The Tale Of The Princess Kaguya: A Study

The first few animes after Death Note that I ever watched. This film is a work of art. I love it when a film makes me feel- What a beating this has been! And makes me question the cliche happy endings, I was so relieved that the makers chose to keep a grey ending to the movie. It based on a folklore called the Tale Of The Bamboo Cutter where a couple finds a baby while cutting down bamboo stocks. The kids in the village starts calling her “Takenoko” translating to “little bamboo.” I absolutely love how such intricate details are made into stories which go on changing people’s lives. The symbolism of the fact that Bamboos are actually one of the most fastest growing plants with a short life span is so beautifully heart breaking in the context of the script. So, Takenoko grows up in a blink of an eye and Miyatsuko, her father relocates the family to the capital with the gold that he comes across.

No one could understand Takenoko’s conundrum better than myself. My father had a transferable job all his life and we kept moving from one city to another every four years. As exciting as it sounds, it kills me that I’ll never get to call a city my home, have my own go to coffee shops, and most importantly have my friends just one call away. For a two year old and even a fourteen year old whose life has just been uprooted, making friends and “fitting in” is not all roses and sunshine.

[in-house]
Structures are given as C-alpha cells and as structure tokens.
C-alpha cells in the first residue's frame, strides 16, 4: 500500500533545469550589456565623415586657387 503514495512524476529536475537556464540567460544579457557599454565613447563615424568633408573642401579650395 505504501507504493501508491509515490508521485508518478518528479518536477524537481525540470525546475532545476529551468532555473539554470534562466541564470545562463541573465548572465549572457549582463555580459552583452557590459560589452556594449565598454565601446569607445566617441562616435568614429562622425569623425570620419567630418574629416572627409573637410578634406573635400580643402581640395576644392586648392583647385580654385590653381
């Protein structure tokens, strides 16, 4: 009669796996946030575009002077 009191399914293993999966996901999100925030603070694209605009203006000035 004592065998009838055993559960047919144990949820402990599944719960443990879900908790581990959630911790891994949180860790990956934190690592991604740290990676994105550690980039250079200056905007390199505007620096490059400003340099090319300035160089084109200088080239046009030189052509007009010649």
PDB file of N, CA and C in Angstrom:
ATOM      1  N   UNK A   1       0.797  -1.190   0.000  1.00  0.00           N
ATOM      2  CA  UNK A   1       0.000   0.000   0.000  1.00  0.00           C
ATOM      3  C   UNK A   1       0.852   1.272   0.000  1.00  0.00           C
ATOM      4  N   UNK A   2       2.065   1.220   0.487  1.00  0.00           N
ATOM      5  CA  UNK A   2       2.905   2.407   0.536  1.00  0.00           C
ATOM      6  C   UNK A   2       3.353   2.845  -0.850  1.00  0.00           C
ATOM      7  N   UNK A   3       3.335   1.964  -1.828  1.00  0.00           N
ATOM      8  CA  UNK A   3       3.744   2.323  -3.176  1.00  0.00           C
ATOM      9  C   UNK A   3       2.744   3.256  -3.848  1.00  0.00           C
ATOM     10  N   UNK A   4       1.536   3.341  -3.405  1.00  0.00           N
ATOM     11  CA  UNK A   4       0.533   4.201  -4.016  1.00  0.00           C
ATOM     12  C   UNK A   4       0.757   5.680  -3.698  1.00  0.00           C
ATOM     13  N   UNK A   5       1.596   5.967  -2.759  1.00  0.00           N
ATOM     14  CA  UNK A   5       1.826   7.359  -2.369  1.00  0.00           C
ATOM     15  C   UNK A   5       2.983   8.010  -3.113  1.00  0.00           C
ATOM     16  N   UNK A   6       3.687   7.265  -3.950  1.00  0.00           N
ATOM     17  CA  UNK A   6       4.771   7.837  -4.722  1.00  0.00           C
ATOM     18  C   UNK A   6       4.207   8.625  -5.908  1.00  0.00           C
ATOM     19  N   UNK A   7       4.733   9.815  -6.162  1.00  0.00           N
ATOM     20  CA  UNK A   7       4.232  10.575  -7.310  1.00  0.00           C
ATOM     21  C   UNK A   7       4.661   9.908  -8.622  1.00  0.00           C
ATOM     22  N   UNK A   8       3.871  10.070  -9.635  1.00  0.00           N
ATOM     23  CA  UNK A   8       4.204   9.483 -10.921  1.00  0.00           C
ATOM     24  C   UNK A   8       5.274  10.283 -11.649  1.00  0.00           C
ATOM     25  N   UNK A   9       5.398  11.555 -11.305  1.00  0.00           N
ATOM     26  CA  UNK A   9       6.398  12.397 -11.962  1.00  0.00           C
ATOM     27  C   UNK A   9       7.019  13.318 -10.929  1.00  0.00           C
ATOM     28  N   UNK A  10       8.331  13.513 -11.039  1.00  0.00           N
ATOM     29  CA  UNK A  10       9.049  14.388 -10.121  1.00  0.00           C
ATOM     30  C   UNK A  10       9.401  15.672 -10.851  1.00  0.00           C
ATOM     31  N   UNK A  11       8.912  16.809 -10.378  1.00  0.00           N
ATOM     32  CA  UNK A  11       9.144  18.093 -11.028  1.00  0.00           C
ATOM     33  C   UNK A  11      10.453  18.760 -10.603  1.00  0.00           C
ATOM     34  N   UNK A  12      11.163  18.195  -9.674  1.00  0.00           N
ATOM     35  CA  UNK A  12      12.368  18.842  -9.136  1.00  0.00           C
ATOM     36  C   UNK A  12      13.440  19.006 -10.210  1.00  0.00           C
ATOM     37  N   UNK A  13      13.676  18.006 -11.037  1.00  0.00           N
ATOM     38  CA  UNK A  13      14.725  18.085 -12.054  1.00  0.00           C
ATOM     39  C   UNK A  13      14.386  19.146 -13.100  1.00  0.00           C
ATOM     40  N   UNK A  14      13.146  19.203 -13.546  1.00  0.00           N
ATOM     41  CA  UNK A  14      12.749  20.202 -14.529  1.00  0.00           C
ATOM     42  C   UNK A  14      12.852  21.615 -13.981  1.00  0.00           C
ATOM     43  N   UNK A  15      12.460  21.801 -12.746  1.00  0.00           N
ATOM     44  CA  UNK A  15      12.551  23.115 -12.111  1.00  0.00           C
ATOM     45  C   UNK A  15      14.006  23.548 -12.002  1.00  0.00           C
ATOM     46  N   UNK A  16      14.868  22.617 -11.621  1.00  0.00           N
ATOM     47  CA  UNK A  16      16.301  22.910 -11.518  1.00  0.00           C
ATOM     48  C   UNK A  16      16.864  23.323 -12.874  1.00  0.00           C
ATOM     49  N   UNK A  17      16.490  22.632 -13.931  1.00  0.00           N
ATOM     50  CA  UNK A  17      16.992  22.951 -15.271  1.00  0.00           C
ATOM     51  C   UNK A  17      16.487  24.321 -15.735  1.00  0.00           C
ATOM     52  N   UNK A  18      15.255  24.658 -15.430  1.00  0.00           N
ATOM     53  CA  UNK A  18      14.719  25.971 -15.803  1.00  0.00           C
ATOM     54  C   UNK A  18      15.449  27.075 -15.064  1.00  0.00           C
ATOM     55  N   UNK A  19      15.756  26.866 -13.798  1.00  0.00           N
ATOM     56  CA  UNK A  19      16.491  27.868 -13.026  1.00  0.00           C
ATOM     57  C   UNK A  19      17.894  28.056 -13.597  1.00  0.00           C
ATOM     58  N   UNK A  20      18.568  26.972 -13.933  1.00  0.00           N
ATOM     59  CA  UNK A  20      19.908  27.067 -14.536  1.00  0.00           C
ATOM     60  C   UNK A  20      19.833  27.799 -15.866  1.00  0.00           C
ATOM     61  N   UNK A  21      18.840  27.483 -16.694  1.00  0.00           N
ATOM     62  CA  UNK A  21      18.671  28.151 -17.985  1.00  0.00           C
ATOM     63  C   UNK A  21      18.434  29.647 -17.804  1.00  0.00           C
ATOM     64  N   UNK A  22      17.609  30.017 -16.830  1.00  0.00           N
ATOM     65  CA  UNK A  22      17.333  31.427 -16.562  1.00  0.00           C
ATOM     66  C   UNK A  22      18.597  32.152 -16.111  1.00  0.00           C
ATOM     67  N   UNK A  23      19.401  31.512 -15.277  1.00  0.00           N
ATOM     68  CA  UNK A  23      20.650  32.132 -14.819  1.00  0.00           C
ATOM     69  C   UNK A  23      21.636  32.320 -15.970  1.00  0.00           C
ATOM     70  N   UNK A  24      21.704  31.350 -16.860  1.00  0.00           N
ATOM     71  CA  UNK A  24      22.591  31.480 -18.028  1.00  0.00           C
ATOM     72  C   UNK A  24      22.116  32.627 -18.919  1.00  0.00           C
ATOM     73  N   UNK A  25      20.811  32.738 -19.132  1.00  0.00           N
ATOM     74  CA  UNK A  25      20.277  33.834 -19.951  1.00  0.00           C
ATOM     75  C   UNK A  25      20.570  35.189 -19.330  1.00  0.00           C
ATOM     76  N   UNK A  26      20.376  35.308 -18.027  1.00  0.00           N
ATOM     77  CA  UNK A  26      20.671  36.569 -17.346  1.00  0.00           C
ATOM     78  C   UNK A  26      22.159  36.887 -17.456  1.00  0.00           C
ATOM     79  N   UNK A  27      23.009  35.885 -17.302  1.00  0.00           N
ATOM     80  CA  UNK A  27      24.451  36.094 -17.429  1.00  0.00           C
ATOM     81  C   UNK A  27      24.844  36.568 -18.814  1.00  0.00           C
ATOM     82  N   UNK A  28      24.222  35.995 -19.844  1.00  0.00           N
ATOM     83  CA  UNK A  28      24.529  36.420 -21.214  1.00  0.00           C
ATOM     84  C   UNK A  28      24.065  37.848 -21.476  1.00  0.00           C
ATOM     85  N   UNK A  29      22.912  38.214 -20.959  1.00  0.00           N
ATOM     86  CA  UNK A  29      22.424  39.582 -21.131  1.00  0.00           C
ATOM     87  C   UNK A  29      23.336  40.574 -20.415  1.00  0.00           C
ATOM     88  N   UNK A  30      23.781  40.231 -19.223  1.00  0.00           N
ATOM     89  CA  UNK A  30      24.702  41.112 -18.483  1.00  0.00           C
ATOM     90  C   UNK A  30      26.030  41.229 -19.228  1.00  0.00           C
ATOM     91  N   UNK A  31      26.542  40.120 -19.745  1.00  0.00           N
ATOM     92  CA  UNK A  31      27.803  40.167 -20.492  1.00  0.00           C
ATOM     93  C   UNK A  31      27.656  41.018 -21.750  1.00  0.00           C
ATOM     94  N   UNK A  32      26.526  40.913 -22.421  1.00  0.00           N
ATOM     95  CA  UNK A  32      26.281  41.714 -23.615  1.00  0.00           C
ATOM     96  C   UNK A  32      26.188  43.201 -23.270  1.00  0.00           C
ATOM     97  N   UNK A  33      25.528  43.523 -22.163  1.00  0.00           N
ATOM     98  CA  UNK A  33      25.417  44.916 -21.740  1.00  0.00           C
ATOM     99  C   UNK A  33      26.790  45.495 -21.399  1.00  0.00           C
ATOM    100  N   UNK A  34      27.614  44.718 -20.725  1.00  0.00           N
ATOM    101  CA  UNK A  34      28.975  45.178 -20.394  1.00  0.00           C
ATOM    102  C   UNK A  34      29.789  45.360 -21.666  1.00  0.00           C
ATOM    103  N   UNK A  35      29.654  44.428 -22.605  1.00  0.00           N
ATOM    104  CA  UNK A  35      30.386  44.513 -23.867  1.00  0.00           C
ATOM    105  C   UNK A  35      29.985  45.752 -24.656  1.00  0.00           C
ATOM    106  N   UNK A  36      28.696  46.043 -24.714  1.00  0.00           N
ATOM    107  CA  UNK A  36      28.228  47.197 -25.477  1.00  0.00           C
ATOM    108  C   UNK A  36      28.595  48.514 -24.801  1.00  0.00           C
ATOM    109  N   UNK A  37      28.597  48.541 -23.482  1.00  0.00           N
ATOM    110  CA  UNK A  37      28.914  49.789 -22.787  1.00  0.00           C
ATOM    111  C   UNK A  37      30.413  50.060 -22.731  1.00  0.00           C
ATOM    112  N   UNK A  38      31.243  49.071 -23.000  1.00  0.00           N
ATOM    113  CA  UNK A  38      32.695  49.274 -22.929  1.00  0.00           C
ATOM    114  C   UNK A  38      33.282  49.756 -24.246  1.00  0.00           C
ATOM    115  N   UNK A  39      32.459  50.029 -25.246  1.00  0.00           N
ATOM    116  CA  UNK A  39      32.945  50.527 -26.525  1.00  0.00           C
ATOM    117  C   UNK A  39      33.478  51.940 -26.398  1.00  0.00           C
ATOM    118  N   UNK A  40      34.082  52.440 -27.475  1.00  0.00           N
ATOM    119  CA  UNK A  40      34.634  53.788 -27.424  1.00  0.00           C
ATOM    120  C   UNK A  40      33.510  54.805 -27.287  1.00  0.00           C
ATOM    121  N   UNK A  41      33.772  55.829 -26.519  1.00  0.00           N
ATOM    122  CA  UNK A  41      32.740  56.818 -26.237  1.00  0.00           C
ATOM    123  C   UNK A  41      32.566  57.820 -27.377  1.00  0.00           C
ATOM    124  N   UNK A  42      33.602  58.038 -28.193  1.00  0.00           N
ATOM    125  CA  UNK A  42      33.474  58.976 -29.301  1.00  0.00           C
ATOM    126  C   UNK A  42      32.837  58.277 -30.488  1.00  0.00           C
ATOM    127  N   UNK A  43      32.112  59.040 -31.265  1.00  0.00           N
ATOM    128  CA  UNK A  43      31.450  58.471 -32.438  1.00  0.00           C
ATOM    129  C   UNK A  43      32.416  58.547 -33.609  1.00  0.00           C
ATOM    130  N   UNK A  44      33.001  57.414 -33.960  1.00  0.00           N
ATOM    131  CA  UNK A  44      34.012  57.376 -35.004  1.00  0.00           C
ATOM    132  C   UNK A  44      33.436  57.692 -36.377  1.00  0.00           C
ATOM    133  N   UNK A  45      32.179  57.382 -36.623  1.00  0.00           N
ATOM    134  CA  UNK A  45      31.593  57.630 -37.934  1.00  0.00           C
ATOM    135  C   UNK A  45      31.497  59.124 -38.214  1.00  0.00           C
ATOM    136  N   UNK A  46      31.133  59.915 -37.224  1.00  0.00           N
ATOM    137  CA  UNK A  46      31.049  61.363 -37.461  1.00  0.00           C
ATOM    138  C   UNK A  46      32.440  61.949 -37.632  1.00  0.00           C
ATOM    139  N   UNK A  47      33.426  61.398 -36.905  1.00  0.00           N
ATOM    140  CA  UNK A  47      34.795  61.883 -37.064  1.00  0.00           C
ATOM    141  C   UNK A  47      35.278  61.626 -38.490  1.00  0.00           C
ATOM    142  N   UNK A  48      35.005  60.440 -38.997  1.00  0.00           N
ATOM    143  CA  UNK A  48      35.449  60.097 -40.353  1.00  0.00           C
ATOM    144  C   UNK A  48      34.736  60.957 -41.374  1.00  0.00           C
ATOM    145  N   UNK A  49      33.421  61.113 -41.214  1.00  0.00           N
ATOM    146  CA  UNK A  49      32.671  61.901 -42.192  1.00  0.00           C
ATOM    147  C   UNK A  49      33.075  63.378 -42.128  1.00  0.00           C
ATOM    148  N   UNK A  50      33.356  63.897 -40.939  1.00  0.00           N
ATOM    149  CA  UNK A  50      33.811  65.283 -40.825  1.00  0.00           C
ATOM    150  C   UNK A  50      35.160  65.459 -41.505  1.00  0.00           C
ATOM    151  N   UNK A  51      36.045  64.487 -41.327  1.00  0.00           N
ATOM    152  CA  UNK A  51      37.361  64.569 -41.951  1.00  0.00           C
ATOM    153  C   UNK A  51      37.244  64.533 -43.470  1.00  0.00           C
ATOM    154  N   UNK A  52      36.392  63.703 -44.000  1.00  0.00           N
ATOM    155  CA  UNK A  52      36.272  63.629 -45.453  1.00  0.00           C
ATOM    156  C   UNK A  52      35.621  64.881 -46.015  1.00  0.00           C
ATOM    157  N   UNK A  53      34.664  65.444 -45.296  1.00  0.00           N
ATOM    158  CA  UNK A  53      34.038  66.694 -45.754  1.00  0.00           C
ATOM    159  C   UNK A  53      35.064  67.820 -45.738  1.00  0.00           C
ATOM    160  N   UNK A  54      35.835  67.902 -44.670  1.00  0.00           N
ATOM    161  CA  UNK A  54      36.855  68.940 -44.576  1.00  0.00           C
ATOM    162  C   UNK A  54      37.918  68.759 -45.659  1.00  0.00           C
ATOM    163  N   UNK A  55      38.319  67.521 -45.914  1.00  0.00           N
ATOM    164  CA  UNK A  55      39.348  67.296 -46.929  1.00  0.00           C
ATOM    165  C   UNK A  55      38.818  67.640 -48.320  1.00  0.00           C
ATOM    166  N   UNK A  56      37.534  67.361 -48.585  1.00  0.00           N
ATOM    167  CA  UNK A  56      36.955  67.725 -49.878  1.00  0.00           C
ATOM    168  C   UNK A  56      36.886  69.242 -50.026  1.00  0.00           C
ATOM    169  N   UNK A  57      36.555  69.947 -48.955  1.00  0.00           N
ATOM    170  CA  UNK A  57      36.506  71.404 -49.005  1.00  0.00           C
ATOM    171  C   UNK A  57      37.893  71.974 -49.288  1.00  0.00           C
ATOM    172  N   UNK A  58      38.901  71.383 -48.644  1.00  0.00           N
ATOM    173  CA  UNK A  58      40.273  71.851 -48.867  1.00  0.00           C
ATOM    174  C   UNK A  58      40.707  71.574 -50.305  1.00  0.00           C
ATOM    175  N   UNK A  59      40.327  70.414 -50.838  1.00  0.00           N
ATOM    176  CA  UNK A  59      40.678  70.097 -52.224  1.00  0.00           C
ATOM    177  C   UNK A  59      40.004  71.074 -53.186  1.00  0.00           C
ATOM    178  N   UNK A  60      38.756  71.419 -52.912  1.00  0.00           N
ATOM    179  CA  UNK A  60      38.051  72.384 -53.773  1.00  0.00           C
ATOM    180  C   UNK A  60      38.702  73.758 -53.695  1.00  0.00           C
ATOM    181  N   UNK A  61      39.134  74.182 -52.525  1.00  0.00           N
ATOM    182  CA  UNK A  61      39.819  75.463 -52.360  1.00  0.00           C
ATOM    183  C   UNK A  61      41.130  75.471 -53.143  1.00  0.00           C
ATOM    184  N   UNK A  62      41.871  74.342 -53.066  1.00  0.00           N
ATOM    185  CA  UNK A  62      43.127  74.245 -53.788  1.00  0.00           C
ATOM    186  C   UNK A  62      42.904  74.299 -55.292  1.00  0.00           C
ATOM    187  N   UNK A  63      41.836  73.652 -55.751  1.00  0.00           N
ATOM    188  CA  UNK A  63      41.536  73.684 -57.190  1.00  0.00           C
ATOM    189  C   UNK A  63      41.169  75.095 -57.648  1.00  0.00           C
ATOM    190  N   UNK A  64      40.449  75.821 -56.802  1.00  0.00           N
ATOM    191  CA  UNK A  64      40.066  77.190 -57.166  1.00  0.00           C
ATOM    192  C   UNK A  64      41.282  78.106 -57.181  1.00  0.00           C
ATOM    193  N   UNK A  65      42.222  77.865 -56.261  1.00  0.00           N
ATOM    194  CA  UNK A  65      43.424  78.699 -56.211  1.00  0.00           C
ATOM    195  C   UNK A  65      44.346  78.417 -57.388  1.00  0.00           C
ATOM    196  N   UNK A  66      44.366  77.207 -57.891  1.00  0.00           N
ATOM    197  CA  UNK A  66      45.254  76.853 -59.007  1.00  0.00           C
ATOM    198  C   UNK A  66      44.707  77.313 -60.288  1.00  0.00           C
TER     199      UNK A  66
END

Being a quiet kid, I could never express my emotions freely. Not that I knew how to. What school teaches that?! The theme of the movie, I feel, revolves around the same issues. All she wanted was to be around her friends, in a place where she literally grew up playing with and imitating frogs while having ideas of her parents being forced upon her. I think having grown up in a traditional Japan and also speaking realistically it’s not easy because you’re bounded by circumstances that are unchangeable, you’re dependent on your family. Yet you love them despite all the differences and that’s depicted so beautifully in the juxtaposition of the scene where she runs before the cape being put on her and reached out to her parents one last time, I bawled like a baby watching that scene.

All in all, the film comes to a full circle of life and death and whatever it has in store for you in between and how you make the most of it by accepting, enjoying, and letting go.



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